00:00    |    
Initial credits
00:06    |    
Introduction by Fritz Thomas
00:29    |    
What is project-based learning (PBL)?
01:33    |    
How did you combine engineering and history in the same course?
04:49    |    
Can you give an example of the course you designed "The Stuff of History"?
08:40    |    
In what type of learning would PBL find its best application, and for what type of learning would it not be the best?
11:16    |    
How can you compare project-based learning with problem-based learning?
14:57.5    |    
How do you design a PBL project in three easy steps?
Prioritize the intended learning objectives
Line-up course activities to deliver the goals
Determine the desired outcomes
20:46    |    
Final words
20:52    |    
Final credits



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Project-Based Learning

25 de octubre de 2013   | Vistas: 62 |   Education History Learning Science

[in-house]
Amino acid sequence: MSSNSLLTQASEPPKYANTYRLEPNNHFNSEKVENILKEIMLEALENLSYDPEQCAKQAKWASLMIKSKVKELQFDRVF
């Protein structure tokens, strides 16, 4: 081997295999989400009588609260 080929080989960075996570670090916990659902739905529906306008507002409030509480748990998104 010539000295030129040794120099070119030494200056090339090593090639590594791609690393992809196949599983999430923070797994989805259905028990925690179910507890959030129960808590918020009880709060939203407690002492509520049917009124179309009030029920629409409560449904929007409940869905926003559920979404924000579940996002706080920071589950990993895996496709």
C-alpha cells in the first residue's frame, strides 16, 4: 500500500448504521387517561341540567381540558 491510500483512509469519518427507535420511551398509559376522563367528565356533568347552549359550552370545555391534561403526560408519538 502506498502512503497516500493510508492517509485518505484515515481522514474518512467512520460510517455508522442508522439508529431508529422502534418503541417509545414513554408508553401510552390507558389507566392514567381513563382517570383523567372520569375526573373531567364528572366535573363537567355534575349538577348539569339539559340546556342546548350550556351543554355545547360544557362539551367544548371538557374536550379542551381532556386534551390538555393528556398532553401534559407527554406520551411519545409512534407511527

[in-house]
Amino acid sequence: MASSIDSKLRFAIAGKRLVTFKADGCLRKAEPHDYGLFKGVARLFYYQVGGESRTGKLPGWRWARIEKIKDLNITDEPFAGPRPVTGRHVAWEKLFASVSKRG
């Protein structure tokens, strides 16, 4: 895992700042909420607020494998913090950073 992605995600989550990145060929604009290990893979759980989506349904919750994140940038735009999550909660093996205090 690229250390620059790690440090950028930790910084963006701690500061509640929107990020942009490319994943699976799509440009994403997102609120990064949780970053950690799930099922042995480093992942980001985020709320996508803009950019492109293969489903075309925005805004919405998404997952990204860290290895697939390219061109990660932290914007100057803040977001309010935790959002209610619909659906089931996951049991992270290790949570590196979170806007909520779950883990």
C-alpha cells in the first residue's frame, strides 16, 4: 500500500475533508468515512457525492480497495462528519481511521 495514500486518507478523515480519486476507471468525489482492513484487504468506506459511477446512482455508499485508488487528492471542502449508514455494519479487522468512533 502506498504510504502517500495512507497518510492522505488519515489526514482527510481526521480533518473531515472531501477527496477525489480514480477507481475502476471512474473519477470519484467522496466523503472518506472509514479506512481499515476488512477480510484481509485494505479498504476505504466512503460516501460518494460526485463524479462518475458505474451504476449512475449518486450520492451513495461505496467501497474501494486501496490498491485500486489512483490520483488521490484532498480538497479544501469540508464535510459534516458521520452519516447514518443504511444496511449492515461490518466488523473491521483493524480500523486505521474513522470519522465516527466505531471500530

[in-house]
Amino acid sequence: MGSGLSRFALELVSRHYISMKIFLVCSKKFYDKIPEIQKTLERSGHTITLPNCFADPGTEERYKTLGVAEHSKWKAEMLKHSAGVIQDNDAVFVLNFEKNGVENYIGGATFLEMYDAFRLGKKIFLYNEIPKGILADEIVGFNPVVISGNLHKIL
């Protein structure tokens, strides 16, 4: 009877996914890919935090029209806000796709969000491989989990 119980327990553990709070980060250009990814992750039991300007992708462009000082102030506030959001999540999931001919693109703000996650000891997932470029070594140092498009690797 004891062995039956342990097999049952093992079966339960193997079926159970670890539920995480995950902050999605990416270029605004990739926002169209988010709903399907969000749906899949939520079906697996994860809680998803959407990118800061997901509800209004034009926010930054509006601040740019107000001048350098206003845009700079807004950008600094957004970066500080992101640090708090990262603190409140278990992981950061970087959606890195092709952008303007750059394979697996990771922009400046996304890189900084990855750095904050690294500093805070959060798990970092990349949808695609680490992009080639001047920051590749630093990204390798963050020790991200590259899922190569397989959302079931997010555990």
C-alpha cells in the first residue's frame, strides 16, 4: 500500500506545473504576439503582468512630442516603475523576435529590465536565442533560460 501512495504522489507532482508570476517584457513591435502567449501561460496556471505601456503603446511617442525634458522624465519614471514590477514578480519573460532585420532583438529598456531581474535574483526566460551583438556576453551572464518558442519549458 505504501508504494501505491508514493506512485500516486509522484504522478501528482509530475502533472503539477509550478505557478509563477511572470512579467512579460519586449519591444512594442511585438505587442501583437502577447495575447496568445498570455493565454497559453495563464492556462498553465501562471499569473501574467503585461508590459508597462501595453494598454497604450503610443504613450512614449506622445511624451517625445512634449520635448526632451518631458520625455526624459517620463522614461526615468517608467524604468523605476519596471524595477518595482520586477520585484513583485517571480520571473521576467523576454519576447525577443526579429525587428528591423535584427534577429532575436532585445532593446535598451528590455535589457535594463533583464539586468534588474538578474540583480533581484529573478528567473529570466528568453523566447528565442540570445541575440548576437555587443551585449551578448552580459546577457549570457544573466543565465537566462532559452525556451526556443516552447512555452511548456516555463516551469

Robert Martello and Jonathan Stolk talk about the project-based learning (PBL) methodology, an interdisciplinary, non-traditional teaching technique involving different potential learning goals and student's hands-on experiences. They tell how their idea of teaching a joint course combining engineering and history came about. As well, they comment on the differences between project-based learning and problem-based learning approaches. Martello and Stolk conclude by outlining three steps to design a PBL project: prioritize the intended learning objectives, line-up course activities to deliver the goals, and determine the desired outcomes for students to achieve.




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